First of all, this isn’t a question of capability – I expect any good L&D team would be capable of developing the skills. To what degree they should develop these skills will probably depend largely on the size of the team (in small teams it may be more about mindset and understanding rather than deep skills).

Whether they will have the opportunity is harder to answer and this will probably depend on how they are perceived by the organisation. My thinking has moved on a bit since week 2. Back then I was wondering if L&D will be given the opportunity. Now I think that opportunity isn’t something they should wait for – they should own this and get on with developing those skills.

Discussion point: How do we make sure that we don’t get carried away with what’s possible and instead focus on what is valuable? And lastly who is it valuable to?

I think these are the big questions and the ones that I’ve been thinking about since week one.

Focussing on the valuable rather than the possible must be one of the most common challenges facing anyone who works with technology and learning. The only way we do this is by understanding what is valuable to the organisation.

That means going beyond being order takers who simply satisfy the needs of the immediate stakeholder who comes to us for a solution. We need to be able to consider everything we do in the context of the organisation’s goals and, when necessary, challenge the stakeholder if they demand the wrong solution.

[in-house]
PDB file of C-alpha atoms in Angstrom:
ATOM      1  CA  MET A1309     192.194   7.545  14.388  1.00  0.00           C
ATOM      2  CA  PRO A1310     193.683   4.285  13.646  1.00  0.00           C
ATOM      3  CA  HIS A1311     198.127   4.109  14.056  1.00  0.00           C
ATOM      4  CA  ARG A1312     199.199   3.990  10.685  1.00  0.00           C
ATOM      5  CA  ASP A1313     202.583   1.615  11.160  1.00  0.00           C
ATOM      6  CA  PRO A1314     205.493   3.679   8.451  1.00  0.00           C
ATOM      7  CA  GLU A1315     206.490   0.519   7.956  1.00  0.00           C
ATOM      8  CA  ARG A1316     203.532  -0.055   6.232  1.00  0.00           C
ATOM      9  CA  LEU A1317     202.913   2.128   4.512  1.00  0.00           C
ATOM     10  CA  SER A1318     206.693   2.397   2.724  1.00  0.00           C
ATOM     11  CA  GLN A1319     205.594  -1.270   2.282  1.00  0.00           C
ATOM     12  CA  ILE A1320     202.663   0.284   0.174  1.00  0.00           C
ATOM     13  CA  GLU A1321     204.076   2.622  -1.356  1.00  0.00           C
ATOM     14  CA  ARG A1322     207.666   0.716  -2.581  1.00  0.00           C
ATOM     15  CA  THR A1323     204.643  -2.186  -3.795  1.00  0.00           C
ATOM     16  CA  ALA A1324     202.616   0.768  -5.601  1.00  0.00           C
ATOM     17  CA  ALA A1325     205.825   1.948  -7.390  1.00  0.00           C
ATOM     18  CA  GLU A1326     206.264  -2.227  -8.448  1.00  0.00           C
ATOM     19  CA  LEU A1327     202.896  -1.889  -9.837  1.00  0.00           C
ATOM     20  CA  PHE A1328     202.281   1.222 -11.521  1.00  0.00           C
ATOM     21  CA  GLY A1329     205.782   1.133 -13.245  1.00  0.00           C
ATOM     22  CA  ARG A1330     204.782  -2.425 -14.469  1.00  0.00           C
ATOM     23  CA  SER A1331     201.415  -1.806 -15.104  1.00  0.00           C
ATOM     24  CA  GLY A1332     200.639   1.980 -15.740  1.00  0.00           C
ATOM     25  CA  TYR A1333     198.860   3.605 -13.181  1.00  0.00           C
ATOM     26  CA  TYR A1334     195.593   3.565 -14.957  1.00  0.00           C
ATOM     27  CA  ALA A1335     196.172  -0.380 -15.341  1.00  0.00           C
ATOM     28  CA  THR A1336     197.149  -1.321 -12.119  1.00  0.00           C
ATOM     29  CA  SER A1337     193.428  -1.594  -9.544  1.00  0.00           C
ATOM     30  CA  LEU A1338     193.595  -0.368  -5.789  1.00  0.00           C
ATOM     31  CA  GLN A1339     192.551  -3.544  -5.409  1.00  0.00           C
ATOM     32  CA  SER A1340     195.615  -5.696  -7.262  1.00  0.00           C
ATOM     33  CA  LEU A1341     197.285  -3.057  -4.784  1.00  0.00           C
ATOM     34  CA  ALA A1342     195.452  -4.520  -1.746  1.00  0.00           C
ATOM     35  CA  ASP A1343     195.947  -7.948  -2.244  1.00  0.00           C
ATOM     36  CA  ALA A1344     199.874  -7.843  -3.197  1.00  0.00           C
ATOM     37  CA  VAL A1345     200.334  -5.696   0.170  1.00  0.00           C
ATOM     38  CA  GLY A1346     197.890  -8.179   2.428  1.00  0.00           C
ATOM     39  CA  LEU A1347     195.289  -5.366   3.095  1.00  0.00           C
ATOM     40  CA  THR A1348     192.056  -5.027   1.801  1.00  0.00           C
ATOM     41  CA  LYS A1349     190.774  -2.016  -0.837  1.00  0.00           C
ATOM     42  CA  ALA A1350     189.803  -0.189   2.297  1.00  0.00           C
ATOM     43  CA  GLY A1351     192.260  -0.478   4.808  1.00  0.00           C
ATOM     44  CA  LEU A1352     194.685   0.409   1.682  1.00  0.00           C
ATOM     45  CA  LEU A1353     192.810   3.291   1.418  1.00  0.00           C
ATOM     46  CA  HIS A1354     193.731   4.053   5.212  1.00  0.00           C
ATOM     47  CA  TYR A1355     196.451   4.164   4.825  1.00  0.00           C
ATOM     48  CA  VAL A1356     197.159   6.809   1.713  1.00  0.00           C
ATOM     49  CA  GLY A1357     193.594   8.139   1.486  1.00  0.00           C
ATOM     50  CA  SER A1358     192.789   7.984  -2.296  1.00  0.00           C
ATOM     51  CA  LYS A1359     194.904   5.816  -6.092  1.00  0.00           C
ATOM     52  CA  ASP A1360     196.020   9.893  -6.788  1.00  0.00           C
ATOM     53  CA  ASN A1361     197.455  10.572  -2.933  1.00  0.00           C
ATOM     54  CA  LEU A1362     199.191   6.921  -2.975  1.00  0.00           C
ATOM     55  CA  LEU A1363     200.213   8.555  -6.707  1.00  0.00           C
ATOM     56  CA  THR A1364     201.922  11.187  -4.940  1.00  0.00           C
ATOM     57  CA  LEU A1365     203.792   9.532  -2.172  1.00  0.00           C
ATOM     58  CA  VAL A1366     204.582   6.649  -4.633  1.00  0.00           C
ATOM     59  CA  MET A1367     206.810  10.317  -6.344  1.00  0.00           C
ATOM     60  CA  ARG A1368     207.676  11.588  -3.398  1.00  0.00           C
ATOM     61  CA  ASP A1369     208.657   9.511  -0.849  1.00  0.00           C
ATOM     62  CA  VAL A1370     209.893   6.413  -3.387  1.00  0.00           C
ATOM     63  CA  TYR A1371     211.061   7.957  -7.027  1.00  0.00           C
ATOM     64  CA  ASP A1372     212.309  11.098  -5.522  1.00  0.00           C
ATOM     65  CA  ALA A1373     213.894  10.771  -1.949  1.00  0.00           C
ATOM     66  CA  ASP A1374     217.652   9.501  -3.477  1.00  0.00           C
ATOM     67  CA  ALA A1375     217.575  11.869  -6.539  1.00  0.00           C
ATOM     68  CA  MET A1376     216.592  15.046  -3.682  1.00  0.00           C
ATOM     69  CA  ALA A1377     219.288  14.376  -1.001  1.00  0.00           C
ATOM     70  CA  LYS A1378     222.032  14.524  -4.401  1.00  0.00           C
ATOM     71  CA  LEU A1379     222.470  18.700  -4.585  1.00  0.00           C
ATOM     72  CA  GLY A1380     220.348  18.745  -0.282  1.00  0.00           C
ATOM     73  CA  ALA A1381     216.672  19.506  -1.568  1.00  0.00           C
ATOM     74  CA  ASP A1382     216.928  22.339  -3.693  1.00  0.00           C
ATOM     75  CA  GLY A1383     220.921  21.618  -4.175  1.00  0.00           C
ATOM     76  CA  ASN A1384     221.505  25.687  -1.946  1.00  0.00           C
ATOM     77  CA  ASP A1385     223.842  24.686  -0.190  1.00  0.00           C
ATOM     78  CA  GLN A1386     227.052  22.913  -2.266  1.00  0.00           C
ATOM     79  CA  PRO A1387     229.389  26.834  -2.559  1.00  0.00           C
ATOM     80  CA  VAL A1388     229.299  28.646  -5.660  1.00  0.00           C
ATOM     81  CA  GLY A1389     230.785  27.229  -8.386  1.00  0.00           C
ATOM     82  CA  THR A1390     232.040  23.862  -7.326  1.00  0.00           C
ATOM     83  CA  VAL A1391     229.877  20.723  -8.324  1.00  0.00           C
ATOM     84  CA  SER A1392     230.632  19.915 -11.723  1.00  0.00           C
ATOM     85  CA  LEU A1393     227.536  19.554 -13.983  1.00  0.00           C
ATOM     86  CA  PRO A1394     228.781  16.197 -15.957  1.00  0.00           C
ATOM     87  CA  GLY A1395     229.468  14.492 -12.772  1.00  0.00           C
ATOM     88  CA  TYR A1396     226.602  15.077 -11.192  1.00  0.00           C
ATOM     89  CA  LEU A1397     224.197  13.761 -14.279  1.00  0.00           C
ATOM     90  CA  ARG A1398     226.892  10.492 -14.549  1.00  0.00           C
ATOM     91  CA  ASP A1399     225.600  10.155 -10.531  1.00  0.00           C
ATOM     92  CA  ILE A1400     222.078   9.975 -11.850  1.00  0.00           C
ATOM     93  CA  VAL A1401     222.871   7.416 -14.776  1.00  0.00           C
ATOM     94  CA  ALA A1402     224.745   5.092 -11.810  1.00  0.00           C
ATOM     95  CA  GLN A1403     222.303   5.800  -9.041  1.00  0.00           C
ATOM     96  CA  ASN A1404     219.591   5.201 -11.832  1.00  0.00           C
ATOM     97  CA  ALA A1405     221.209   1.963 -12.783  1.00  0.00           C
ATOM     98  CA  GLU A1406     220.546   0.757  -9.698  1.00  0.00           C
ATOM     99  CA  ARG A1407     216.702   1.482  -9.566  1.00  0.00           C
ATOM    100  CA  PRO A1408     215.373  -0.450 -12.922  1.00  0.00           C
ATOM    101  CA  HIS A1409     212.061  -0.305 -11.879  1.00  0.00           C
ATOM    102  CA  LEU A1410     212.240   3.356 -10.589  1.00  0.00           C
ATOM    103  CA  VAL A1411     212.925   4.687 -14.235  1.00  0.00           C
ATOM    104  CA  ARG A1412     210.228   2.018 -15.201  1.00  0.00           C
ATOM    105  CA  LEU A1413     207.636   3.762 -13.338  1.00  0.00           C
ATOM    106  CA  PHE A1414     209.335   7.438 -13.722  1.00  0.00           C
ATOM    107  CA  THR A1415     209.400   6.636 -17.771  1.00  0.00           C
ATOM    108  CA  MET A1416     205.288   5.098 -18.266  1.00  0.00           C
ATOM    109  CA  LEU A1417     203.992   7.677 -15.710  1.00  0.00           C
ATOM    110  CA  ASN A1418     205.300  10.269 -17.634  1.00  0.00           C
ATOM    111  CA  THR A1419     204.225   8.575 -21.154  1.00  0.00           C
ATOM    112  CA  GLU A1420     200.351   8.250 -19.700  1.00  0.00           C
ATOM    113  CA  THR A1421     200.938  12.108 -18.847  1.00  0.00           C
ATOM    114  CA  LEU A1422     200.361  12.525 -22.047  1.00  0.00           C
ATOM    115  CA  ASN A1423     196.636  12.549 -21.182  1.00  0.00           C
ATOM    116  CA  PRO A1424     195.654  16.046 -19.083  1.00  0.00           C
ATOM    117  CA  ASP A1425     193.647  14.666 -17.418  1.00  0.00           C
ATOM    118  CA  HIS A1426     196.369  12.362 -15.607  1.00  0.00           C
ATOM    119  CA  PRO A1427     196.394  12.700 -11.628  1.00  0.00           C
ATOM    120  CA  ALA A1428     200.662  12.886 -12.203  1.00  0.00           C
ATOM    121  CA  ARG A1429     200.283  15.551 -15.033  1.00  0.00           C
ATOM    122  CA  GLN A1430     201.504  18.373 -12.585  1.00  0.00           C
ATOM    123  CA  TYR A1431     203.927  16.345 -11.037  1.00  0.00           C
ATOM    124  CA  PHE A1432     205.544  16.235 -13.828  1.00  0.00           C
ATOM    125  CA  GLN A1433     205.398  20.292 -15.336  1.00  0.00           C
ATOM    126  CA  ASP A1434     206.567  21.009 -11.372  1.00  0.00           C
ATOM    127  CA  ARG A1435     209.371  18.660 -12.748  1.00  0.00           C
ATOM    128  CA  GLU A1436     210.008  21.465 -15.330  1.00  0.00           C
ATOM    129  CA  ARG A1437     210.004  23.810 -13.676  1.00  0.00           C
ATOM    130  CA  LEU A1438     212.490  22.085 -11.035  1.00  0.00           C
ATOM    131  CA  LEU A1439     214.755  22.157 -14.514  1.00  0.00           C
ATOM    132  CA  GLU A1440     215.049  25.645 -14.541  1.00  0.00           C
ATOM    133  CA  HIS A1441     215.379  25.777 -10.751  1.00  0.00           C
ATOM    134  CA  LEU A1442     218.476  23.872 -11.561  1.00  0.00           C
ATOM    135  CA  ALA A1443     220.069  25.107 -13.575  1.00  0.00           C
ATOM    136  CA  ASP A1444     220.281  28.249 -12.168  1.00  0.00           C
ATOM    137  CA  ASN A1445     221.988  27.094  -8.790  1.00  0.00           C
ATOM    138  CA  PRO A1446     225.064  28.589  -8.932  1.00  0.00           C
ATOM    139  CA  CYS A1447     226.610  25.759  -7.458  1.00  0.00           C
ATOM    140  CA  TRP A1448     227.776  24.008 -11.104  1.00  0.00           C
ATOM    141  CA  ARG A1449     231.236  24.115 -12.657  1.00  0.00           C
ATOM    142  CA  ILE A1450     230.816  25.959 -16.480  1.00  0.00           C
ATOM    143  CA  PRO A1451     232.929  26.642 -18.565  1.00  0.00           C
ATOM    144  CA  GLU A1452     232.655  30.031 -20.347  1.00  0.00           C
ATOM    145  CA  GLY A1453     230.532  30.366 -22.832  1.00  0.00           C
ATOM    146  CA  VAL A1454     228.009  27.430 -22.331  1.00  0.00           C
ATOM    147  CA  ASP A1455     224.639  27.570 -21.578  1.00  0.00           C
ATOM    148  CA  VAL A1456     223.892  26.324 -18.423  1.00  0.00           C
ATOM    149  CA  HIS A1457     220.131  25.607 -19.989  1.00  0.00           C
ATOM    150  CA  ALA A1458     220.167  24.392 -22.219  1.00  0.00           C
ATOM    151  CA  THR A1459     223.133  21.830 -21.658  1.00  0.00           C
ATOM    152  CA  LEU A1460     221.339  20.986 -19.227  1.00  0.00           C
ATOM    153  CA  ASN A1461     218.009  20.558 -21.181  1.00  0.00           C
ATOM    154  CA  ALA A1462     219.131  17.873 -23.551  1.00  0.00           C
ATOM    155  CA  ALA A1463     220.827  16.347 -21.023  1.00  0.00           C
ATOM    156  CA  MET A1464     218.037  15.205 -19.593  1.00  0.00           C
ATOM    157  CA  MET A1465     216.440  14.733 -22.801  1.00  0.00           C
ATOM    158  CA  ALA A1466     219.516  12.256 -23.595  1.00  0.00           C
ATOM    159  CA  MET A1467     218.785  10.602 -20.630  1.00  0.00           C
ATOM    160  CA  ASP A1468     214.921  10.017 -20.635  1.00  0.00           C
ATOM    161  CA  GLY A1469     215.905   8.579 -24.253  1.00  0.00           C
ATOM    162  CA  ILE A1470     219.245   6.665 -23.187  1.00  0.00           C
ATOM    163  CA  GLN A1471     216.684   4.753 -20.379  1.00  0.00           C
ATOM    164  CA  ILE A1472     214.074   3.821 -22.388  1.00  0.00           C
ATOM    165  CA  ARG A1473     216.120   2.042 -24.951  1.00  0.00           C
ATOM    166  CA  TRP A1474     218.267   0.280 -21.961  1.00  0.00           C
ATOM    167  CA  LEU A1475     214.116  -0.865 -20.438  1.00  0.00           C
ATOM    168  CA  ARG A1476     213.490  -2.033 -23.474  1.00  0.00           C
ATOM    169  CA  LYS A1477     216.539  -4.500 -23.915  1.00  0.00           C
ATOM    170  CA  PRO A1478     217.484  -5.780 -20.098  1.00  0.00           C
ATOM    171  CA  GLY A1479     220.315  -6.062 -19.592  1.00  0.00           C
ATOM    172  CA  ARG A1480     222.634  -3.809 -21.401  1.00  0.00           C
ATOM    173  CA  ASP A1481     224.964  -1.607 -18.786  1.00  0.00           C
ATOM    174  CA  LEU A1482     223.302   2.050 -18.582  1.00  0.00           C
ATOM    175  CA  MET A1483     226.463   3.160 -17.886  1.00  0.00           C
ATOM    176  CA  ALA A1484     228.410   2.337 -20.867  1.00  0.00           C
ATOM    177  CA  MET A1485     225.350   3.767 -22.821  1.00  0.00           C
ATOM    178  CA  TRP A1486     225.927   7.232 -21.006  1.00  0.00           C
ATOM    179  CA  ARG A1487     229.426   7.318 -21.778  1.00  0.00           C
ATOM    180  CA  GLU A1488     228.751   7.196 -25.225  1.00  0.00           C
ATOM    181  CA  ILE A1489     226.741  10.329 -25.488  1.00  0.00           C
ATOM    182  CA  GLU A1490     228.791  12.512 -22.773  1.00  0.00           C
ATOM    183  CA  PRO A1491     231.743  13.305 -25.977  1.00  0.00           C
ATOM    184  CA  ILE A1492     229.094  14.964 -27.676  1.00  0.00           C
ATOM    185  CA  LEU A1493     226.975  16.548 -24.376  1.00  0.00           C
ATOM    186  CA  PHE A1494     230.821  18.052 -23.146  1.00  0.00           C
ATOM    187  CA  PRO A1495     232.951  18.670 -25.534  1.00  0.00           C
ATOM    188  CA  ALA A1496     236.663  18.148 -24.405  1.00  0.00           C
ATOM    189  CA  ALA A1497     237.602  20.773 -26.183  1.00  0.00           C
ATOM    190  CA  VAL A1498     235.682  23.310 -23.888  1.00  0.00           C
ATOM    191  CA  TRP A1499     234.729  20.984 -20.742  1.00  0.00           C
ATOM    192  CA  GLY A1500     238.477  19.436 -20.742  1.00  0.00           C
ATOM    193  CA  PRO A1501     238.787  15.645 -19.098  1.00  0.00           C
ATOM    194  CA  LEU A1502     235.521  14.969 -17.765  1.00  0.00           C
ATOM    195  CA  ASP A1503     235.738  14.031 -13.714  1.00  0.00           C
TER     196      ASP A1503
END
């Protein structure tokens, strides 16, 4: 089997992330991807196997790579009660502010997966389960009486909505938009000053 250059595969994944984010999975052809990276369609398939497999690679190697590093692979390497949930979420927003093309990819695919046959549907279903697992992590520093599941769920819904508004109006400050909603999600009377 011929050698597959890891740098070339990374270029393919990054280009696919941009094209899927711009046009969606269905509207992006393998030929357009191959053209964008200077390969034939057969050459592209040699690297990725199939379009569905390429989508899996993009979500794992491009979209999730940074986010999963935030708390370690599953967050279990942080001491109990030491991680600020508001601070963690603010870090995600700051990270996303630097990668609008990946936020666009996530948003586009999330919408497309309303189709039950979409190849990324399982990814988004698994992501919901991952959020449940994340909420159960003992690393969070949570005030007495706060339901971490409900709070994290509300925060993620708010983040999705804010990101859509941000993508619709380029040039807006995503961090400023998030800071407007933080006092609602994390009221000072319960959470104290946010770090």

The rest of the week’s content was focussed on practical activity around, visualisations and telling stories with data.

Summary of my thoughts after four weeks

I haven’t reached a definitive conclusion about xAPI, but that wasn’t my expectation, and my ideas will continue to evolve. Here is a snapshot at week 4:

  • I’m interested in xAPI in that it changes the technical tools we have for measuring activity. If we really need to track activity, xAPI goes beyond many of the limitations of SCORM (such as tracking activity on mobiles and in apps).
  • Whether or not we need to measure activity is another thing entirely. I’m not against measurement, but it needs to be the right measurement and it needs to be actionable.
  • I’d be surprised if we really see many organisations tracking anything other than activity.
  • I fear that clumsy attempts to use xAPI too widely will degrade the experience for learners.
  • After four weeks I still can’t see how the learner benefits from xAPI. The benefits are to L&D and maybe to the wider organisation if they get the data analysis side of it right.